For many years, the art of fengshui has been seen as an
indispensable part of Chinese traditional culture. But recently,
this long standing heritage was challenged when South Korea applied
to list the art as a World Cultural Heritage under its name.
Guangzhou-based New Express reported that South Korea
kicked off preparation work for the application back in 2003 and
has made every effort to ensure its readiness before 2008.
South Korea succeeded in adding the Dragon Boat Festival, a
celebration used to commemorate Qu Yuan, a Chinese patriot in olden
times, onto the World Intangible Cultural Heritage list in 2005.
This sparked heated controversy between the two nations and raised
Chinese awareness of protecting their own cultural legacies.
The Koreans are likely to win again, the report said. Nothing
has hinted that the application will fail as the process is backed
by all Korean nationals, from the country's president to the UN
Contrary to South Korea's zeal for applying fengshui, China has
long shown indifference towards the art handed down from its
ancestors. The art of fengshui failed to be mentioned in the
shortlist, which includes 35 cultural arts, that China has drawn up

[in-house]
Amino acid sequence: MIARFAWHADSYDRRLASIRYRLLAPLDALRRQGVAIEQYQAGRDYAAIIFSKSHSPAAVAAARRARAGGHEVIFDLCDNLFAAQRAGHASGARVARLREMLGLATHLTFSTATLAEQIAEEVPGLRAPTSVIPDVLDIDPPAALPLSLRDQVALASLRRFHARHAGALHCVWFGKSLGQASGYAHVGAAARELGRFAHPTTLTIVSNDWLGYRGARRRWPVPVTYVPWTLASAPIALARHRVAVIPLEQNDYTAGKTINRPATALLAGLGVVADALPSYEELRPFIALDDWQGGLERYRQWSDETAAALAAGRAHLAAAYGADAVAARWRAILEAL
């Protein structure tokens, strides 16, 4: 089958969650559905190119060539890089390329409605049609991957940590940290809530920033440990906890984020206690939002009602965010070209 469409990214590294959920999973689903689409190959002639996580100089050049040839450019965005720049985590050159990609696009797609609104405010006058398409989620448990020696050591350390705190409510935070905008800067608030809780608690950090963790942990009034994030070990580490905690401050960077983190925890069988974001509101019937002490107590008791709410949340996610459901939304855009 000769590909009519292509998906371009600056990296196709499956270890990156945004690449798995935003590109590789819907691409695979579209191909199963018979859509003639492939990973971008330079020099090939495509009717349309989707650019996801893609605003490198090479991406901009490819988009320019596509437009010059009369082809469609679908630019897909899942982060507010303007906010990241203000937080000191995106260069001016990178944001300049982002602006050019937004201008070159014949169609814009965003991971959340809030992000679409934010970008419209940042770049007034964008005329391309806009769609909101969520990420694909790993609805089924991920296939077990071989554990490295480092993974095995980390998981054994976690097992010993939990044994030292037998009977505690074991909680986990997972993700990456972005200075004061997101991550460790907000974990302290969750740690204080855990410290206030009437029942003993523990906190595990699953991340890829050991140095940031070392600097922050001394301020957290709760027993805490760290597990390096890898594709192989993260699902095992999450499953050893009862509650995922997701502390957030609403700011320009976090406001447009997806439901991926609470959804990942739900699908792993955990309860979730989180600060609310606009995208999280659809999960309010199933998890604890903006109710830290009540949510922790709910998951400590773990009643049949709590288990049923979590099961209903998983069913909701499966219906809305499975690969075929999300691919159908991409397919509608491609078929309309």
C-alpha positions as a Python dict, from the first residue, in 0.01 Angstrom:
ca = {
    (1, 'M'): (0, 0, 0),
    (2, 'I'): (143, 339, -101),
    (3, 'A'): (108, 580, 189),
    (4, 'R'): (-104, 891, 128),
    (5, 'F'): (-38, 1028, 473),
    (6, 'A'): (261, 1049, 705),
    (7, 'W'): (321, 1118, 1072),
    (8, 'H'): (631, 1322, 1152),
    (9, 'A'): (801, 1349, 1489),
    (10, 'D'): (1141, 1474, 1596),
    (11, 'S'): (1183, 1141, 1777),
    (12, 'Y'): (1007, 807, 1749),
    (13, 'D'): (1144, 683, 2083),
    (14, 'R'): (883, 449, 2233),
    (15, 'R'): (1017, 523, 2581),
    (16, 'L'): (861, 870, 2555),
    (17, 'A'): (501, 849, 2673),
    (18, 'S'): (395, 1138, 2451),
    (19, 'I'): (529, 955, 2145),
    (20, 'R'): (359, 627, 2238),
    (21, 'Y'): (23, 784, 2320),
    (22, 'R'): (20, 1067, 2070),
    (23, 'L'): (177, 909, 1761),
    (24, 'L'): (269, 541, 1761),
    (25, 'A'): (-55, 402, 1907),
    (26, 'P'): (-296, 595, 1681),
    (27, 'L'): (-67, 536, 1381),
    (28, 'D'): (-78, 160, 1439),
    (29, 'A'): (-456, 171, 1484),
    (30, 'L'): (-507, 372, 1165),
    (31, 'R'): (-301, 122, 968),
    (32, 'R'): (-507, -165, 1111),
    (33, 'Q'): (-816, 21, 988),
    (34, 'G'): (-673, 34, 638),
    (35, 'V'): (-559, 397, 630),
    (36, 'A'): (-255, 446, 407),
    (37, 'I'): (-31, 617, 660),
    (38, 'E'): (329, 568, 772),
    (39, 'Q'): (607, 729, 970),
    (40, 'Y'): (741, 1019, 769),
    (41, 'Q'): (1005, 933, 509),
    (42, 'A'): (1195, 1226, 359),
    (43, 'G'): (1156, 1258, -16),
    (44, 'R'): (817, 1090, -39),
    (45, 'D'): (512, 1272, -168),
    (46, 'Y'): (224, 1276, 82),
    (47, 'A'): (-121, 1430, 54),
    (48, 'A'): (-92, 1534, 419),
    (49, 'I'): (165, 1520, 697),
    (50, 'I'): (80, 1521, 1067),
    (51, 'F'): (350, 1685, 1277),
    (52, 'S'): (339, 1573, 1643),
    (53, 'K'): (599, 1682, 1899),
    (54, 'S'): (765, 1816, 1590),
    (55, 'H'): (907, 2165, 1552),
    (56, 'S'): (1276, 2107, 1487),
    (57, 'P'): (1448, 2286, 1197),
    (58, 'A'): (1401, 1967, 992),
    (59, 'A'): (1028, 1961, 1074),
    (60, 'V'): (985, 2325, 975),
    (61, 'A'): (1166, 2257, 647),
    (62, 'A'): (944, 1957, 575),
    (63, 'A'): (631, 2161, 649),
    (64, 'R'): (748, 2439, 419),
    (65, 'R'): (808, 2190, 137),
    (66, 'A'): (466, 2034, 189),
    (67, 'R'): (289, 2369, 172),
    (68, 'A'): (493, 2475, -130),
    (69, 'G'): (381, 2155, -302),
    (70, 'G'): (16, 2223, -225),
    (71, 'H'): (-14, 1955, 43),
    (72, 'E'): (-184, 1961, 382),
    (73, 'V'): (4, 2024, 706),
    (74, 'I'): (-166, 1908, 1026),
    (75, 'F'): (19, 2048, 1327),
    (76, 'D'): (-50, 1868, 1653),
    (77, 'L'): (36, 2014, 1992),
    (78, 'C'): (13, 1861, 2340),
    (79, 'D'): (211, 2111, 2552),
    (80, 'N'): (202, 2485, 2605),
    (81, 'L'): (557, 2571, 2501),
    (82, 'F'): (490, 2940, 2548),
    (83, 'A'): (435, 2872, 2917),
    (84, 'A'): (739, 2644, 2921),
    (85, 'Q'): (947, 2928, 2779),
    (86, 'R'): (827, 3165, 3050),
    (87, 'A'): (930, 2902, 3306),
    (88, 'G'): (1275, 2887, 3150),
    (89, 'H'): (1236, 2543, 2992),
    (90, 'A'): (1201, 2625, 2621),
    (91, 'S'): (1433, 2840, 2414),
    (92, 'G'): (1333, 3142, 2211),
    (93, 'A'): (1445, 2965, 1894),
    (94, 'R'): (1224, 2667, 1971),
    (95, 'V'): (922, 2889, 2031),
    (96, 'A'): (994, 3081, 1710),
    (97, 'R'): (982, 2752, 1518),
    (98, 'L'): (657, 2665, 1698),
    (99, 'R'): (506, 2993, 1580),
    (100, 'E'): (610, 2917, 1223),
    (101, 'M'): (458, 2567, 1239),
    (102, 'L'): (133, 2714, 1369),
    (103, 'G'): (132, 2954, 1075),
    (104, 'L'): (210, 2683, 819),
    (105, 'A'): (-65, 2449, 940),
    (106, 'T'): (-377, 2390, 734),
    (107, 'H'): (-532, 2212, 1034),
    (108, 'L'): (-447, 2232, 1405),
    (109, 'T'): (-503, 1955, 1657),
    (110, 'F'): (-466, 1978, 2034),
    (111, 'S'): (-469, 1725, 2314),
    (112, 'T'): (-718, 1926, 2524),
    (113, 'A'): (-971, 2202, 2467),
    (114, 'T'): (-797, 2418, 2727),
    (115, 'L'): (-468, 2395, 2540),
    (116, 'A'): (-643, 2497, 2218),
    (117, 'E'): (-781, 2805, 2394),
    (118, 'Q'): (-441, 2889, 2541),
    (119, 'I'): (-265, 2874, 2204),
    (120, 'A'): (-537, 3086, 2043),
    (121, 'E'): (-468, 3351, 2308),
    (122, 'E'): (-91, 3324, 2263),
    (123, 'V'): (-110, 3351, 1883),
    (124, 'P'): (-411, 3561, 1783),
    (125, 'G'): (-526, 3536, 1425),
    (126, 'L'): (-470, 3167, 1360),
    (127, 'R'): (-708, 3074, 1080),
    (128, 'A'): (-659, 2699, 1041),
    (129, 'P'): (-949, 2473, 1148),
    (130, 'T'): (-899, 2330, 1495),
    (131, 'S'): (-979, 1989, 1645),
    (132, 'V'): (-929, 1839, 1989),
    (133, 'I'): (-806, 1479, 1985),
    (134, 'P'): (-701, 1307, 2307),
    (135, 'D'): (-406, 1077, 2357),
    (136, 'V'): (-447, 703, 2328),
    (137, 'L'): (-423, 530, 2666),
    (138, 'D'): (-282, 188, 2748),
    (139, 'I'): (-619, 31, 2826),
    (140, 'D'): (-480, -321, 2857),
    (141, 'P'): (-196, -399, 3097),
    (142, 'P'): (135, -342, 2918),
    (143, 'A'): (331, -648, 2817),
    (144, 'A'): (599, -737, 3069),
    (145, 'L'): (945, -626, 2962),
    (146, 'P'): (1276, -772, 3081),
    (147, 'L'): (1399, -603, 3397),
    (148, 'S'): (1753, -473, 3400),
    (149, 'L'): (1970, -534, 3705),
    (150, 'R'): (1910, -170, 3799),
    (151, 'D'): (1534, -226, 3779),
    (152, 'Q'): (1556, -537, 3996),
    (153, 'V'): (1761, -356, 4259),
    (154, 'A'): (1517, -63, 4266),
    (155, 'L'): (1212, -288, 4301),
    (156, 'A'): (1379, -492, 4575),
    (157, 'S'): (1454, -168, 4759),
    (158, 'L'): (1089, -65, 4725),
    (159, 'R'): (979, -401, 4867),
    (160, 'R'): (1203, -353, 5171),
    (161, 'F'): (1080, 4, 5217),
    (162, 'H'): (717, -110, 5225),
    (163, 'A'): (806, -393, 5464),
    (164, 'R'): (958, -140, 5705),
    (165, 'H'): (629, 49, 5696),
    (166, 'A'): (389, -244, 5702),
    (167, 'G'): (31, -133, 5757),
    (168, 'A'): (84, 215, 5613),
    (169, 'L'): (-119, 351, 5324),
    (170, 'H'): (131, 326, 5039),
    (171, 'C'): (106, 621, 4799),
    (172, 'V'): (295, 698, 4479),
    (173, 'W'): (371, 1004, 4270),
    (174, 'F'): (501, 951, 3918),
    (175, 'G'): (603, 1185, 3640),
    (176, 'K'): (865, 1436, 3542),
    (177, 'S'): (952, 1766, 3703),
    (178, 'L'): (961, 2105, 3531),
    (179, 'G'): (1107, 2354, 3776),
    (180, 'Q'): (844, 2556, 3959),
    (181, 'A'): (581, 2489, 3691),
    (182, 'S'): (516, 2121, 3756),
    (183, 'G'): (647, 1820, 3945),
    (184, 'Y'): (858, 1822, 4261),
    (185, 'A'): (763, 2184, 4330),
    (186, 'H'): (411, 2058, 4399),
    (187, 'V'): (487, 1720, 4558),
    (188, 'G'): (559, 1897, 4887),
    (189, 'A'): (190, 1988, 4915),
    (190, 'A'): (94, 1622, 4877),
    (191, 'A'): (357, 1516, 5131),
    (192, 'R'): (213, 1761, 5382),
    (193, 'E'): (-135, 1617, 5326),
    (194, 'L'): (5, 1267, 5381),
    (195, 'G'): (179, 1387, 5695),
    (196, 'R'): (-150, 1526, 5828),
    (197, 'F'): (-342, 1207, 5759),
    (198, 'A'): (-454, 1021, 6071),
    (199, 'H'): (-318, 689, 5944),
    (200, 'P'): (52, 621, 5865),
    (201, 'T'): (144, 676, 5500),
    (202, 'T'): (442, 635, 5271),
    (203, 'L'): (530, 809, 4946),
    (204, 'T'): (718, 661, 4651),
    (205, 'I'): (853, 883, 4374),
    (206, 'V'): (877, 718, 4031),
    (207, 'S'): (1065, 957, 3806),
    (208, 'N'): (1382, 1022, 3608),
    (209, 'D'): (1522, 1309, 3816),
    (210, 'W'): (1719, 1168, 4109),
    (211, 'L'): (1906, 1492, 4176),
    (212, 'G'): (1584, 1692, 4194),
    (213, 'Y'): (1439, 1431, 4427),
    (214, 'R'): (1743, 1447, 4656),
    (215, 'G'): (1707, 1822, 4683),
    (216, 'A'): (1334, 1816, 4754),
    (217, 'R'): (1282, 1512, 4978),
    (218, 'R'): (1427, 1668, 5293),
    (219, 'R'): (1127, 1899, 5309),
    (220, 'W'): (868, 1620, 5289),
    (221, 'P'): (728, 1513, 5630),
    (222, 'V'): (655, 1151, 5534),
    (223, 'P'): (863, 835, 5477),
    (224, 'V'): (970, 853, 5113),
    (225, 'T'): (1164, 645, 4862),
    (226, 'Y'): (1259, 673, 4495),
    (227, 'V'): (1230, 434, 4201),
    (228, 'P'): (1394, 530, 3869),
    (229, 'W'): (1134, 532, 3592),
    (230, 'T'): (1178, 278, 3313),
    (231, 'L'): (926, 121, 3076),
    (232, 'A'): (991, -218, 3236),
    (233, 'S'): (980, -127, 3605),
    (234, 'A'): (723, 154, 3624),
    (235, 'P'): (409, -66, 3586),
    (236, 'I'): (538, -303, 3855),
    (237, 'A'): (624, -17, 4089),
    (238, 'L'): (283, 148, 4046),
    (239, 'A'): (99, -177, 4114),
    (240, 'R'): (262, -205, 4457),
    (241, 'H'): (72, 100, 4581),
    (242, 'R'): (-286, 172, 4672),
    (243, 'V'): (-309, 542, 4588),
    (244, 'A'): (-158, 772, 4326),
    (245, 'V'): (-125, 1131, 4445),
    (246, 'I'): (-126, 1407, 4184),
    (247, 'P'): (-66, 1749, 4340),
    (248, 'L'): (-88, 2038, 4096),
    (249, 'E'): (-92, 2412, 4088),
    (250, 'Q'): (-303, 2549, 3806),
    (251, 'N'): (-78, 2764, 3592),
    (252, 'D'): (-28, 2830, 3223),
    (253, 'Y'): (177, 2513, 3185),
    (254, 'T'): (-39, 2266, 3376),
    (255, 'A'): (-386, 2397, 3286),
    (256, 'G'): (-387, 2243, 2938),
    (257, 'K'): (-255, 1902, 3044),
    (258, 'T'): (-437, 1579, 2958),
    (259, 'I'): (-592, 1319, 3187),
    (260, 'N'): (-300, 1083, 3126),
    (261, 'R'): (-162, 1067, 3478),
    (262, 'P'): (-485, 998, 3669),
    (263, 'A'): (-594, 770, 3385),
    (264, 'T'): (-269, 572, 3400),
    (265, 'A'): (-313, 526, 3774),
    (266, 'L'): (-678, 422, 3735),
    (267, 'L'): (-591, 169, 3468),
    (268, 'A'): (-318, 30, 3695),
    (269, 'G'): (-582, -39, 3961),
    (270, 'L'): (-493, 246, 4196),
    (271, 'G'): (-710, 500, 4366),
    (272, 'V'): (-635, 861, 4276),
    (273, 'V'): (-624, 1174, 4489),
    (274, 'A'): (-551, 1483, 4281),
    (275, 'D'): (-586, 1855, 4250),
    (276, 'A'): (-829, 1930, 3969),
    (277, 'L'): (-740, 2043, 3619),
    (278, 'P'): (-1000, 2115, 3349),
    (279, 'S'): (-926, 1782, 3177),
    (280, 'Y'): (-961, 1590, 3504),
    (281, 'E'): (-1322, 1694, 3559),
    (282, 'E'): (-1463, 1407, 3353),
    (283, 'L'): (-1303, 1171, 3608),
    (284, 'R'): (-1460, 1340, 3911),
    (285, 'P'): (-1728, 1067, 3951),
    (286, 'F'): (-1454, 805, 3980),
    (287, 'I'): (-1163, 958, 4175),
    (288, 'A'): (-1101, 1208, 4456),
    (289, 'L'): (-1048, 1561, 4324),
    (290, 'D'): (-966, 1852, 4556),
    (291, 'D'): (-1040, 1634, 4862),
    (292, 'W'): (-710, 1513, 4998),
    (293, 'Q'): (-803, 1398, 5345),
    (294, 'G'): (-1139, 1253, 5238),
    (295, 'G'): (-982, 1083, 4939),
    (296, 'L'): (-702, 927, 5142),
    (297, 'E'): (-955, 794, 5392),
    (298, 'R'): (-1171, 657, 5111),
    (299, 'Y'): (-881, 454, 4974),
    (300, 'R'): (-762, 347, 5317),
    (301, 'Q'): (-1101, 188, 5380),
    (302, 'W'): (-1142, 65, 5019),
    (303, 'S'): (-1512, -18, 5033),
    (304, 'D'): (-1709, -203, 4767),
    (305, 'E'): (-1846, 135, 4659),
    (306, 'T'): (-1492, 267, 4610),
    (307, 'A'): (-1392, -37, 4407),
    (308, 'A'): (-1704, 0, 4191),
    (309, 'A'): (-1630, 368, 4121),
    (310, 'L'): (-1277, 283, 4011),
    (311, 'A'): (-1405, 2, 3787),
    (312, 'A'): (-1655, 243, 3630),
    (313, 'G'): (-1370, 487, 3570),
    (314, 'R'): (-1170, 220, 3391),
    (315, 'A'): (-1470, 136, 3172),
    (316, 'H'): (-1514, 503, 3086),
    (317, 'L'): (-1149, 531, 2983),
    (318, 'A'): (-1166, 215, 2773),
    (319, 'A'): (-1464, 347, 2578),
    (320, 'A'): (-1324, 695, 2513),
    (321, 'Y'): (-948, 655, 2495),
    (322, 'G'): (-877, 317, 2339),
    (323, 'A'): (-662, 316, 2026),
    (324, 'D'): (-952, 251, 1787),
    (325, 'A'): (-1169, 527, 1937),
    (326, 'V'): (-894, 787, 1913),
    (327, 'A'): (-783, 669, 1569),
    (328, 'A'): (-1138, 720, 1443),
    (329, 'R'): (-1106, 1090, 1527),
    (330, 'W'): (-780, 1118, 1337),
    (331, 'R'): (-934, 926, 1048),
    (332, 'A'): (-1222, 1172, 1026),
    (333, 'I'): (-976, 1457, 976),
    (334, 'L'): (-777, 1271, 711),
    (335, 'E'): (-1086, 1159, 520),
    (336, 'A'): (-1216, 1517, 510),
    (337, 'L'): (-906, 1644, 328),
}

in preparation for next years World Intangible Cultural Heritage
In contrast to the lack of concern shown by the authorities,
Chinese civilians are displaying a united resolution and
determination to fend off this "cultural robbery". One netizen
blames Korea, arguing that the art form of fengshui originated in
China long ago and only later spread to Korea during the Ming
Apart from angry internet users, many people call for the
support of the government, who still deem the art as a
superstitious method to judge good or ill luck and refuse to issue
official certificates to those engaged in the fengshui
Chinese people used to intently study fengshui theories before
beginning constructions work, believing a building constructed in
line with the theories would bring them great luck and
(CRI December 19, 2007)